Understanding violence: part 2

The 2011 Global Burden of Armed Violence report shows how the lines between armed conflict and criminal violence are increasingly blurred: for example, since 2003 in Iraq the targeting of non-combatants by insurgents, militias, and sectarian groups seemed random, yet a closer look at underlying patterns of violence suggests that seemingly arbitrary or criminal violence may also serve political
purposes in line with the goals of armed groups.

In many places, non-conflict violence is linked to highly organized criminal activity or to different forms of ‘political violence’ such as targeting political opponents and government officials, or seeking to influence and modify government policies through corruption and use of force. In these contexts, the label ‘homicide’ – which implies ostensibly apolitical an interpersonal criminal violence – is
slightly misleading.

The violent activities of organized criminal groups frequently have broader political consequences even if their main motivation remains profit-seeking: criminal activities such as trafficking have also been used to finance war efforts in places such as Afghanistan, Bosnia-Herzegovina, Colombia, and Liberia to name but a few.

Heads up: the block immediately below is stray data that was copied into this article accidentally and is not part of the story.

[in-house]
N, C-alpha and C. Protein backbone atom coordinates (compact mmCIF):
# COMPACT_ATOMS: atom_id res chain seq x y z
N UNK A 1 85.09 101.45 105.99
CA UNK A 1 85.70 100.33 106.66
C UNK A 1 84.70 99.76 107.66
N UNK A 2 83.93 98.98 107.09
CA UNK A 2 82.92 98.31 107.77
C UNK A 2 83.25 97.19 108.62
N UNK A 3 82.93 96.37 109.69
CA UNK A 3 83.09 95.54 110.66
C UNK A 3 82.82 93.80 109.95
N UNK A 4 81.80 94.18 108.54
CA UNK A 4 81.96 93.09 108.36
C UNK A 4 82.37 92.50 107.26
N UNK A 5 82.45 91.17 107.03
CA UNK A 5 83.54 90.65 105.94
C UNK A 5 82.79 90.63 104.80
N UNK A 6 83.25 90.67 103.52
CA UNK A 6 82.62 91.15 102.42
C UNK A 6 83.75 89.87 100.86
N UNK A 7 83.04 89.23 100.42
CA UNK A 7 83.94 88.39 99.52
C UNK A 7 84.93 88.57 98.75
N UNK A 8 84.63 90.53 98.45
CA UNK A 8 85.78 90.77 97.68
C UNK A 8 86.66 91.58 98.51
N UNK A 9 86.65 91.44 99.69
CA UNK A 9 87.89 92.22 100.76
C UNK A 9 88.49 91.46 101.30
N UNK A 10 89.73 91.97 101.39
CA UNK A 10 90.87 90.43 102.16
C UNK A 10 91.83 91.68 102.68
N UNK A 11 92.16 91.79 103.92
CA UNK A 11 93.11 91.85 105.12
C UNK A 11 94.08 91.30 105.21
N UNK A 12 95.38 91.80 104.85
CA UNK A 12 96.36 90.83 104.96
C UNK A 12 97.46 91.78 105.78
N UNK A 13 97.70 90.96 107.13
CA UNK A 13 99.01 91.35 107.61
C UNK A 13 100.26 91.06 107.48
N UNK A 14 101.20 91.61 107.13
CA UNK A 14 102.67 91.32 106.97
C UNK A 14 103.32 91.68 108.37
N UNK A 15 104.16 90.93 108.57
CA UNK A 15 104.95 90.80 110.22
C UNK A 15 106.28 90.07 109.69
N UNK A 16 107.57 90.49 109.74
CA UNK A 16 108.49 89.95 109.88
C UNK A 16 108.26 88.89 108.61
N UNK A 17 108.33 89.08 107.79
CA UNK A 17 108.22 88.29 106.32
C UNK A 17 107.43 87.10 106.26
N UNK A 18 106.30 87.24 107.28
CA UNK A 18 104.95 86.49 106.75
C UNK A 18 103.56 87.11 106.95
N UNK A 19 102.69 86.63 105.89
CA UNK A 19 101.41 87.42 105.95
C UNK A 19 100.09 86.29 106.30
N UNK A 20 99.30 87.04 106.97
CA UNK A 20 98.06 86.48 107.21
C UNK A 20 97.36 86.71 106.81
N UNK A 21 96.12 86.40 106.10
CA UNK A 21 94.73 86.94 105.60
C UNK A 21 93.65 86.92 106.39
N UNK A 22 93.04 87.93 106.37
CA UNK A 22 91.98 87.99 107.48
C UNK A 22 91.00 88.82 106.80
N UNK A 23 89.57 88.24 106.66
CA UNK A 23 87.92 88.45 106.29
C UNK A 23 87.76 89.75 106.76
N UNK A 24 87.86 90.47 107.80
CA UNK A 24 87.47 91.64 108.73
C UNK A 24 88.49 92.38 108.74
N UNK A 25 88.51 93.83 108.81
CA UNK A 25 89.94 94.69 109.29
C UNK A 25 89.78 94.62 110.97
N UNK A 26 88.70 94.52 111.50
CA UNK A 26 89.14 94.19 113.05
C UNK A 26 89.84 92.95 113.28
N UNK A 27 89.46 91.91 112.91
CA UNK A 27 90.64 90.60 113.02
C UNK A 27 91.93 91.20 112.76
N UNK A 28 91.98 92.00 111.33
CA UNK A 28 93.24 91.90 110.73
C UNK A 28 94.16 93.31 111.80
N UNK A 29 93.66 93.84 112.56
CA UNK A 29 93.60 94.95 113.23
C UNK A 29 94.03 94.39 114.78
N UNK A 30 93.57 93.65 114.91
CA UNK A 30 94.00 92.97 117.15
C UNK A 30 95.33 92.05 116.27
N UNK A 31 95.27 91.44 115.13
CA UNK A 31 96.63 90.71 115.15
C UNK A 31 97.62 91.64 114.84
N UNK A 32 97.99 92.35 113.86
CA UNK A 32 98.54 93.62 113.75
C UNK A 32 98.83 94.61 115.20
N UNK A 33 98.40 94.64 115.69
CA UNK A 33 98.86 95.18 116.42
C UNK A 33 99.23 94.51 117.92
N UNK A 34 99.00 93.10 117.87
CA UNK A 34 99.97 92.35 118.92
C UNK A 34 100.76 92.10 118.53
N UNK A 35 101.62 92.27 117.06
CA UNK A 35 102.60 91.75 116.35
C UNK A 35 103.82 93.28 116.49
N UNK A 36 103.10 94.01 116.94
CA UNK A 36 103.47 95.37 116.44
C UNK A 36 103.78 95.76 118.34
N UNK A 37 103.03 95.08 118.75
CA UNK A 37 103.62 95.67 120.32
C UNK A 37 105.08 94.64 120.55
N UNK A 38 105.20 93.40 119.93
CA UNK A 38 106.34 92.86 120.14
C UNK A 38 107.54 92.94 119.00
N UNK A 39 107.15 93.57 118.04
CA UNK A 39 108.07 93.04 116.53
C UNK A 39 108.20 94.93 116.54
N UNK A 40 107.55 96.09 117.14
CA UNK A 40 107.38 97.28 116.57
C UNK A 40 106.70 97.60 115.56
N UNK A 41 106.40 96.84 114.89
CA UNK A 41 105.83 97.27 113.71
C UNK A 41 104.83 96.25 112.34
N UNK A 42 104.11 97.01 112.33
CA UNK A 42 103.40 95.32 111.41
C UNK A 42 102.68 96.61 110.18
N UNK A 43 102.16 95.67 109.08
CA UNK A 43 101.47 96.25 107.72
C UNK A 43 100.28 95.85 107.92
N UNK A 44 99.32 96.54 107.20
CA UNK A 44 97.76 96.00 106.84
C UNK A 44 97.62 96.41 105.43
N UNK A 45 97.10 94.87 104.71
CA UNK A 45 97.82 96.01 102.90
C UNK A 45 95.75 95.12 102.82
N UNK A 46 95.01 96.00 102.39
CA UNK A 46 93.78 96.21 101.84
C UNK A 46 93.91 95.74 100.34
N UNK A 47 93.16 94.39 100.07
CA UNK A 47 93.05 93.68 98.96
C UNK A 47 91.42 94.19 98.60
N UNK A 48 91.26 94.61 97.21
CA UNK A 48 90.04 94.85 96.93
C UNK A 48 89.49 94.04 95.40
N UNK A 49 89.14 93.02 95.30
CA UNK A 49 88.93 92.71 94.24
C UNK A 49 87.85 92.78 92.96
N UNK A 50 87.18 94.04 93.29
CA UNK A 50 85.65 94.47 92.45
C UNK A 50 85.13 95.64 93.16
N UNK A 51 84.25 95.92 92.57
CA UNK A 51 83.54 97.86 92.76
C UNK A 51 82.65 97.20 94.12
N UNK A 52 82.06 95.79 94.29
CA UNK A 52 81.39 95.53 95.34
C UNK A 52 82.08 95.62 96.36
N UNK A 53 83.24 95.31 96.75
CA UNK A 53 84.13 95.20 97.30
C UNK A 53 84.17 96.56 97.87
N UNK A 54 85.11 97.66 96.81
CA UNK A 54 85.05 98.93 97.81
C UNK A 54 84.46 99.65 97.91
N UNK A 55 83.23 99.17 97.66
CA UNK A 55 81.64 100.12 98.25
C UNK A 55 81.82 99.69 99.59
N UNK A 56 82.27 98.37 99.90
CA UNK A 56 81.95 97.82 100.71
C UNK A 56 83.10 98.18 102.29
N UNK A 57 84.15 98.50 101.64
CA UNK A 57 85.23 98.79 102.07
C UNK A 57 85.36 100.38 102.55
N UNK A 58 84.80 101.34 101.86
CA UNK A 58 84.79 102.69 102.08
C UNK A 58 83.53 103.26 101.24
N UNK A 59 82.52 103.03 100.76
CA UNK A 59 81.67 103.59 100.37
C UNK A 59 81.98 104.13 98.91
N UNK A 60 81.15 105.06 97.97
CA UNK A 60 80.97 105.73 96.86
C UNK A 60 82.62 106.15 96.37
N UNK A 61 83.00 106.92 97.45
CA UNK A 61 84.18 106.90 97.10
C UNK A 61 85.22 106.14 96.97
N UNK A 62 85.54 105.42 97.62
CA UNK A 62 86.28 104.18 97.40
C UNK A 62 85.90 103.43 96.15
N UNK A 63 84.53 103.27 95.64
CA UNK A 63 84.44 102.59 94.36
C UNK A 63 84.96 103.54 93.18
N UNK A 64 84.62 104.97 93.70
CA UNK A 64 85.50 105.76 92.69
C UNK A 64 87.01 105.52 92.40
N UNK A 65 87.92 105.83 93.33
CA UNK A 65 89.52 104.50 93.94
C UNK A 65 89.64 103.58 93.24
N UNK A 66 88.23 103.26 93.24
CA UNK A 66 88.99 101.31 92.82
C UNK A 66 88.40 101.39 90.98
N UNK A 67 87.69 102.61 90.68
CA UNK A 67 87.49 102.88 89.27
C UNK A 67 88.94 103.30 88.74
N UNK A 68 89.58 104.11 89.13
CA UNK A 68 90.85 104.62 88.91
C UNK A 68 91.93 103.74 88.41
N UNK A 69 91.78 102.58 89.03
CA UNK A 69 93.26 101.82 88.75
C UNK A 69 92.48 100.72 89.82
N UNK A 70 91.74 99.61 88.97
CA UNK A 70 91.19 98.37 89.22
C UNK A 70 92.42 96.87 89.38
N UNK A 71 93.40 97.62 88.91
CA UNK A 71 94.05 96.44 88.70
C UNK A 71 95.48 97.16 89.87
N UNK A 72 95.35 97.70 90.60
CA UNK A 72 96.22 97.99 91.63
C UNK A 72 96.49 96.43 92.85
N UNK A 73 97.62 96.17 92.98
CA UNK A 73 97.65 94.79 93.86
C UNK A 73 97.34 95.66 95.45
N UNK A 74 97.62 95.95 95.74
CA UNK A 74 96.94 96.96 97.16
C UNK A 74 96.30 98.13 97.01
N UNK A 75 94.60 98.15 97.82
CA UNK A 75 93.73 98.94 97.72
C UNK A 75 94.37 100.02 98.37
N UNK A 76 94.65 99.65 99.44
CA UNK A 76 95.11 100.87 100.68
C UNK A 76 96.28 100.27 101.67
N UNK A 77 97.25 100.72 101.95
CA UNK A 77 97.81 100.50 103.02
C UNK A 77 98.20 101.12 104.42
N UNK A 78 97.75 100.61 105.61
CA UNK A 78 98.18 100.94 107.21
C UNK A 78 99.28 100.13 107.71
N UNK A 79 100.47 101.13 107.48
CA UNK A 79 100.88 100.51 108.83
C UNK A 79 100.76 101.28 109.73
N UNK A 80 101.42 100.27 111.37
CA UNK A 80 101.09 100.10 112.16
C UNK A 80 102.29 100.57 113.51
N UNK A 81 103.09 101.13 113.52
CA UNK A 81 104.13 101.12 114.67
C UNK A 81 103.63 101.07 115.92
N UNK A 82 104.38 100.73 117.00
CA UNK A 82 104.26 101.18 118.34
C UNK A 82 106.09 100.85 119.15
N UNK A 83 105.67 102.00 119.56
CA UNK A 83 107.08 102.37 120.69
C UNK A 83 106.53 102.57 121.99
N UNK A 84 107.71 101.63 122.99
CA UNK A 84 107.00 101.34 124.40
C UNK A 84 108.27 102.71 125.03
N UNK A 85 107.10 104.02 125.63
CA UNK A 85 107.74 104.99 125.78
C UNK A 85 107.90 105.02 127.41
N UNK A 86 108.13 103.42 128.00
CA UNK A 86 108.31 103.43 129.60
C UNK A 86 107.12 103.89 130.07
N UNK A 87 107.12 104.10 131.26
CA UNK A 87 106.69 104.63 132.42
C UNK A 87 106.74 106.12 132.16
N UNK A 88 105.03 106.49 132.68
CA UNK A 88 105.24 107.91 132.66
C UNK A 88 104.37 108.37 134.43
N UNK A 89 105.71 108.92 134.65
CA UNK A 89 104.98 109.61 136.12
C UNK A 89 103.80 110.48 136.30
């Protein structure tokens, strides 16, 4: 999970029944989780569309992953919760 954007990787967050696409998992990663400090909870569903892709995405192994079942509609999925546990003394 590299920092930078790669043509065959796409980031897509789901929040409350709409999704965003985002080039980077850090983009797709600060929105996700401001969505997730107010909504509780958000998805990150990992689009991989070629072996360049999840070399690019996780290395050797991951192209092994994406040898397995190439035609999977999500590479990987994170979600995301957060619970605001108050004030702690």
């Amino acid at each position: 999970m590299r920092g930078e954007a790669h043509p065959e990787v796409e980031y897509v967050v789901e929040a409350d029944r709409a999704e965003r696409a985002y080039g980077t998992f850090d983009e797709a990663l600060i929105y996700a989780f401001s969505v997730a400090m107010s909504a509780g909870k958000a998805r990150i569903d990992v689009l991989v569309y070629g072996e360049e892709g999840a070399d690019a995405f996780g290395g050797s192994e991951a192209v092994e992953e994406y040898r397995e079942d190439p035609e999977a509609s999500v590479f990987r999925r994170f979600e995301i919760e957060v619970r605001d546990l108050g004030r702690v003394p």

Some operations of organized crime groups, especially the trafficking of narcotics, are associated with high levels of violence: these groups have shown a powerful capacity for blurring the boundaries between criminal and
political types of violence, as evidenced by the drug wars in Mexico and the rest of Central America, the Caribbean, and certain Andean countries.

Illicit trafficking of drugs is recognized as a major threat to international, regional,
and national security, as well as public safety. There are recurring characteristics defined by multiple, simultaneous, and shifting motivations of violent actors and the links between different forms of violence. Jasper Humphreys, The Marjan Centre

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